HAS-LO ON THE ALBUM, AND HIS CHILDHOOD “The material is more internal than anything else. My childhood wasn’t filled with abuse, [and it wasn’t] horrible, per se. It wasn’t like I just had a shit existence and then made an album. I think with music culture today, you can’t have more than one shade. In Case I Don’t Make It came out as something that I needed to express at that time. It’s not to say that I won’t ever feel that way again, or that any of it was fake; it wasn’t. It was very personal, but, it was depression. My mother was and still is around. My grandmother was very integral, too. My grandfather was an alcoholic. My father wasn’t really around, and I spent a lot of time trying to have a relationship with him; but, he didn’t really want that. He was drinking, doing drugs, doing whatever he was into. That was his thing, you know. But, uh, I think it affected me in the same way that it affected other people--I kinda don’t give a fuck. It affects me, but I haven’t quite gotten a feel on how yet.” “It was cool, but it wasn’t a horrendous experience. I did deal, or still do deal, with depression. That didn’t come until later, though. The issues in my childhood had to deal with inadequacy. Things that a poor kid would have to deal with. Less than ideal living conditions. Not in the sense that I had a shitty home, but, you can have a nice home that’s in the projects. So, what does that subject you to? You could have a decent home, in a neighborhood that has gunfights. So, what message does that give you?”

You may not see it when you look at him, but there

crayonbeats magazine 61 was a point in his life, after his childhood, where Has-Lo felt as if he had no purpose; that he was only existing. He wasn’t enjoying life, and he didn’t feel motivated to change it, either. However, when you listen closely to his some of his music, you can hear the struggle in his voice, in his delivery, and in the lyrical content. For example, “Fuck Has Day”, from his first EP, was written during that time of his life. Or, in “Everything Is”, from ICIDMI. Rapping a couple of his bars to him, “I compete to win, though I lose myself // In a penthouse room, with a view from hell,” I asked him to describe that view, “Sometimes it doesn’t matter how high you get, because you can’t break through the cloud. Compete to win, is me trying so hard to be apart of hip hop, to be a musician, and to not only be a musician, but stand alongside great musicians that I like listening to. To be apart of that conversation. I’m trying so hard to be apart of this thing, that it begins to define me. That starts to become the only thing to define me. So, I’m losing myself to music and the pursuit of the career in music. I’m identifying less with who I am, which was a rough period when I was writing and recording ICIDMI. I didn’t feel like I knew who I was anymore. A penthouse room with a view from hell... how great is that? So, you’re losing yourself in your own material. I’m in the penthouse, cool, but your life is a living hell.” “The second verse of that song [“Everything Is”] was so hard to write. In writing that album, and years before that, I was feeling and seeing the rhymes from a stream, to a trickle. And, I was starting to wonder if my rhymes were final. If I would say all I have to say and never have any more thoughts, never have anything more to talk about. It was scary. So, yeah, “Stressed ‘cause the raps don’t fit // And the flows don’t work, and the words come less // And the verse won’t stretch like it used to // And I spit much more than I’m moved to // It’s like being cuffed to a foul friend.”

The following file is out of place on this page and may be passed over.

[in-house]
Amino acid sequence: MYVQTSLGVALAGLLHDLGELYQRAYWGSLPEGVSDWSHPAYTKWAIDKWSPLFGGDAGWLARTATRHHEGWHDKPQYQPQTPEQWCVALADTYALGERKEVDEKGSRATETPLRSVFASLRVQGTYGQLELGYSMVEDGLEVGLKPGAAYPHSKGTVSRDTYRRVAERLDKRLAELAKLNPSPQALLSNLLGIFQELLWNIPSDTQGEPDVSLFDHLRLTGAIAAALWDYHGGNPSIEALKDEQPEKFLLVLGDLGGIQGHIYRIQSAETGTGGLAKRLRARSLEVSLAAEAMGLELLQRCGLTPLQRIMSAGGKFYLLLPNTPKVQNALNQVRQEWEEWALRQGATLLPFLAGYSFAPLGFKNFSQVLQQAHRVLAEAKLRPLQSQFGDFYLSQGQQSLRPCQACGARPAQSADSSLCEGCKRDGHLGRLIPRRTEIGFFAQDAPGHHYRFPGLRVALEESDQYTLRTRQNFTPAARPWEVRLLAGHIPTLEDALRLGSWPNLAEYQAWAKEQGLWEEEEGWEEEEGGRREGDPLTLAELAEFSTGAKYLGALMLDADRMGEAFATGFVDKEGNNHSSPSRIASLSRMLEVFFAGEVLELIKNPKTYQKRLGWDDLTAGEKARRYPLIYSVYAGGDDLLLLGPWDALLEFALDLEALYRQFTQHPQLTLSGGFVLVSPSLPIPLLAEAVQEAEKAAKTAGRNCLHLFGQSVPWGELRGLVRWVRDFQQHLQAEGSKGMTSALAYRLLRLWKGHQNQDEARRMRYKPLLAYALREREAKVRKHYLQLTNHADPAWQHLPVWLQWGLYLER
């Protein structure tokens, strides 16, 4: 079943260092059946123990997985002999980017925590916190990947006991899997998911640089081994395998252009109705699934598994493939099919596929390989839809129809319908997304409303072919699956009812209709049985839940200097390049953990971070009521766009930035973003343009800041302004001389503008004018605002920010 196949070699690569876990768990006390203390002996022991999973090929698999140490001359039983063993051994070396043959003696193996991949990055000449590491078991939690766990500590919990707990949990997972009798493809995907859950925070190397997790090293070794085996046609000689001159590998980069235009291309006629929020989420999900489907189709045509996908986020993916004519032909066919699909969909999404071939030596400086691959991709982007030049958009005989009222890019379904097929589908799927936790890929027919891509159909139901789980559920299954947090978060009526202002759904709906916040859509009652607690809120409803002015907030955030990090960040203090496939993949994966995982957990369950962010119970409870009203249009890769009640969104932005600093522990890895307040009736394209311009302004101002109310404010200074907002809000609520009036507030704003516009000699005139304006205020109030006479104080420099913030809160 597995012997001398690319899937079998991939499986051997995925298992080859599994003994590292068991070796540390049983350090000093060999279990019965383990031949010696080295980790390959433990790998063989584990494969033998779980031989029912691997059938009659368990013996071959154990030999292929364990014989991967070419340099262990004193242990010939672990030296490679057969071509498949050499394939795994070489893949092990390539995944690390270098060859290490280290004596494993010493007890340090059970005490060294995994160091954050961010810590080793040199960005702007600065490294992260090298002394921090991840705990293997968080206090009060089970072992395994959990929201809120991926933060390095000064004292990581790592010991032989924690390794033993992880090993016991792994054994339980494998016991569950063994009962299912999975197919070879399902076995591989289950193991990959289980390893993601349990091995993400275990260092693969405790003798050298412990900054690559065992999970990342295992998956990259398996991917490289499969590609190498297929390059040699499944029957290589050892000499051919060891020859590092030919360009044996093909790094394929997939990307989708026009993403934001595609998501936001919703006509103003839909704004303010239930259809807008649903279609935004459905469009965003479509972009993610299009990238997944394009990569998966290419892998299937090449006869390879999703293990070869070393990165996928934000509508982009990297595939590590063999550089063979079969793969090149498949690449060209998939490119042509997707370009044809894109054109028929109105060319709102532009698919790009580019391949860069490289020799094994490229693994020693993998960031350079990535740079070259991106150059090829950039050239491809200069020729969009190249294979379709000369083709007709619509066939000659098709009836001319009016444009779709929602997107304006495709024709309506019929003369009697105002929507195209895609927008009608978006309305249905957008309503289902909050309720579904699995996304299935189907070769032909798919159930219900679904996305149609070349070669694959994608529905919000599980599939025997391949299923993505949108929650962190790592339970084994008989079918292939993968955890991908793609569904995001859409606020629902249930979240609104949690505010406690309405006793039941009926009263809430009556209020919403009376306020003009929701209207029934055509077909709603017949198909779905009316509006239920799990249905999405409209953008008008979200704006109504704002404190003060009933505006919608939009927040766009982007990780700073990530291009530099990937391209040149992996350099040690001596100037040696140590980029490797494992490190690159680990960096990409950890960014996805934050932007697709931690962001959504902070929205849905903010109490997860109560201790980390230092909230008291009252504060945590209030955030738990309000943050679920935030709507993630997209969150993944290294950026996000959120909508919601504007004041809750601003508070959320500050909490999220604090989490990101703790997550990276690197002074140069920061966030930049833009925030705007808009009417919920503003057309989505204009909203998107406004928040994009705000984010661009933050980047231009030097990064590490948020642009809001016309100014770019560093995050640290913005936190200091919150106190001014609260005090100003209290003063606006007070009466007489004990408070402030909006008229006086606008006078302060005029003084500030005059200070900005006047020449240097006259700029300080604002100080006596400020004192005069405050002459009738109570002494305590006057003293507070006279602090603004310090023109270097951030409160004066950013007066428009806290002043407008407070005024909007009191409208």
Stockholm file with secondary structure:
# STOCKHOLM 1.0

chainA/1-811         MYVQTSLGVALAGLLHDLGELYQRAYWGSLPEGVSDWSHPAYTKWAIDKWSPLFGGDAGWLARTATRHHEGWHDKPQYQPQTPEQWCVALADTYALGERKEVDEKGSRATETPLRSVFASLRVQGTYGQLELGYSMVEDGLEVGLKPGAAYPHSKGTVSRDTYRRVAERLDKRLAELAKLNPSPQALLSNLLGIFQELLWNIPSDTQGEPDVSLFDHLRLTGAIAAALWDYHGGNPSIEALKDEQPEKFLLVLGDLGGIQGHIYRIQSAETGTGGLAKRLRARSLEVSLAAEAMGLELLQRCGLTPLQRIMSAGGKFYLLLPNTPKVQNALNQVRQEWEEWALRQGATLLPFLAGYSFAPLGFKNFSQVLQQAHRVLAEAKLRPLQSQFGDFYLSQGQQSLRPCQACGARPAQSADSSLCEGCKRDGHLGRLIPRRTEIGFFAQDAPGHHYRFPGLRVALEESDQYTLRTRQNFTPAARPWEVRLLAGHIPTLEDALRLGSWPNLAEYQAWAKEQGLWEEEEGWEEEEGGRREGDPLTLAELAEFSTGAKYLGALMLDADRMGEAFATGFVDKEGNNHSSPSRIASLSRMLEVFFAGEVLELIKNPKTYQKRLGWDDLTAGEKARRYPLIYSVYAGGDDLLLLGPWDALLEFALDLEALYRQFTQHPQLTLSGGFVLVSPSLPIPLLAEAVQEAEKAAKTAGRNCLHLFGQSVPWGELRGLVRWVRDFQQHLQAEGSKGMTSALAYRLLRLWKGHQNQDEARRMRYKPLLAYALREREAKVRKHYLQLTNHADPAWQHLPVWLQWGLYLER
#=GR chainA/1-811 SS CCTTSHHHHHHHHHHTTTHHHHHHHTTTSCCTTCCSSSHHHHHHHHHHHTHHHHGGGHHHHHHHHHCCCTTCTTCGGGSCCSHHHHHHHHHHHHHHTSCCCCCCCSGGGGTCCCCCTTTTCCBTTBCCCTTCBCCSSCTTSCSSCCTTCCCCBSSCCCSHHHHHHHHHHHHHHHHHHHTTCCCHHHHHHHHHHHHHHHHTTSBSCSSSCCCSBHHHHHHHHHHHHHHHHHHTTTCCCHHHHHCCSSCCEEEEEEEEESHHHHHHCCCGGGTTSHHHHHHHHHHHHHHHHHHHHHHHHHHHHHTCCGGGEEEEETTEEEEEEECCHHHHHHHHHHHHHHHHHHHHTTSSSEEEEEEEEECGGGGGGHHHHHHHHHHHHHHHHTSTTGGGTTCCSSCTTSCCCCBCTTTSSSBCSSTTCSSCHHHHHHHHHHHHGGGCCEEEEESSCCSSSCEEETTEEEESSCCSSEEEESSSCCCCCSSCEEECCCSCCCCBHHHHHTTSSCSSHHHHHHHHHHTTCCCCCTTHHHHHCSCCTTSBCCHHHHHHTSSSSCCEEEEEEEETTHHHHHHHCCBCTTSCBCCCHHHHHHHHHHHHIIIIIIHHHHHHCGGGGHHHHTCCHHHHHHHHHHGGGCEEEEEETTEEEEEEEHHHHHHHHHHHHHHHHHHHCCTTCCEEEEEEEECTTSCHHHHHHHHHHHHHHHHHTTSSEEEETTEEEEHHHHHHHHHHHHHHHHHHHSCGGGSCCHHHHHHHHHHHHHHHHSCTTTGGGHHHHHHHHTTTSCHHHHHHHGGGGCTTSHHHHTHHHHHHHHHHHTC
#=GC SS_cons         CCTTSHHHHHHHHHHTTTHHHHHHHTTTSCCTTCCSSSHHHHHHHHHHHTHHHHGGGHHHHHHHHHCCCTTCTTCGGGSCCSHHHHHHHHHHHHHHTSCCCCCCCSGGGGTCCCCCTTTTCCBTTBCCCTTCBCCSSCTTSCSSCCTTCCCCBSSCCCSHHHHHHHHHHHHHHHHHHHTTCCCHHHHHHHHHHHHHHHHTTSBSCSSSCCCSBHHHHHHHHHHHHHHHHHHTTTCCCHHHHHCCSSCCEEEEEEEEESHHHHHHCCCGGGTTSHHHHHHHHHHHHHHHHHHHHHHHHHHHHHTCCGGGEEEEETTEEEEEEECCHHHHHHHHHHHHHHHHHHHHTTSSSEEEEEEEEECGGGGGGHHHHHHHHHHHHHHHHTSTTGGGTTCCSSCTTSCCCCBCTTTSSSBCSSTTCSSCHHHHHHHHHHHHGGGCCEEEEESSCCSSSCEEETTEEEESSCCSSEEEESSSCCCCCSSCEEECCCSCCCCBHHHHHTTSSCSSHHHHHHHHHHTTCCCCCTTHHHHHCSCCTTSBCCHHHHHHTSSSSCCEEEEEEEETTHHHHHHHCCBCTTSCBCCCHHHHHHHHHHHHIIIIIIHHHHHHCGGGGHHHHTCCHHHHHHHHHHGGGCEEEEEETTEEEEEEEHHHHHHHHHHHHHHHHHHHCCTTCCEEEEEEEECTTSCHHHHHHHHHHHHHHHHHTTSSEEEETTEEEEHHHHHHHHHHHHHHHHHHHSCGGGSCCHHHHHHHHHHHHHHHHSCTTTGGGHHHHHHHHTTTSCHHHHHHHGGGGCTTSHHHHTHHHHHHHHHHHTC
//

smile, pretending everything is all right. But, it’s not, and it should be discussed. Has-Lo was more than willing to be open about his issues, whether it was on this album or with me in conversation.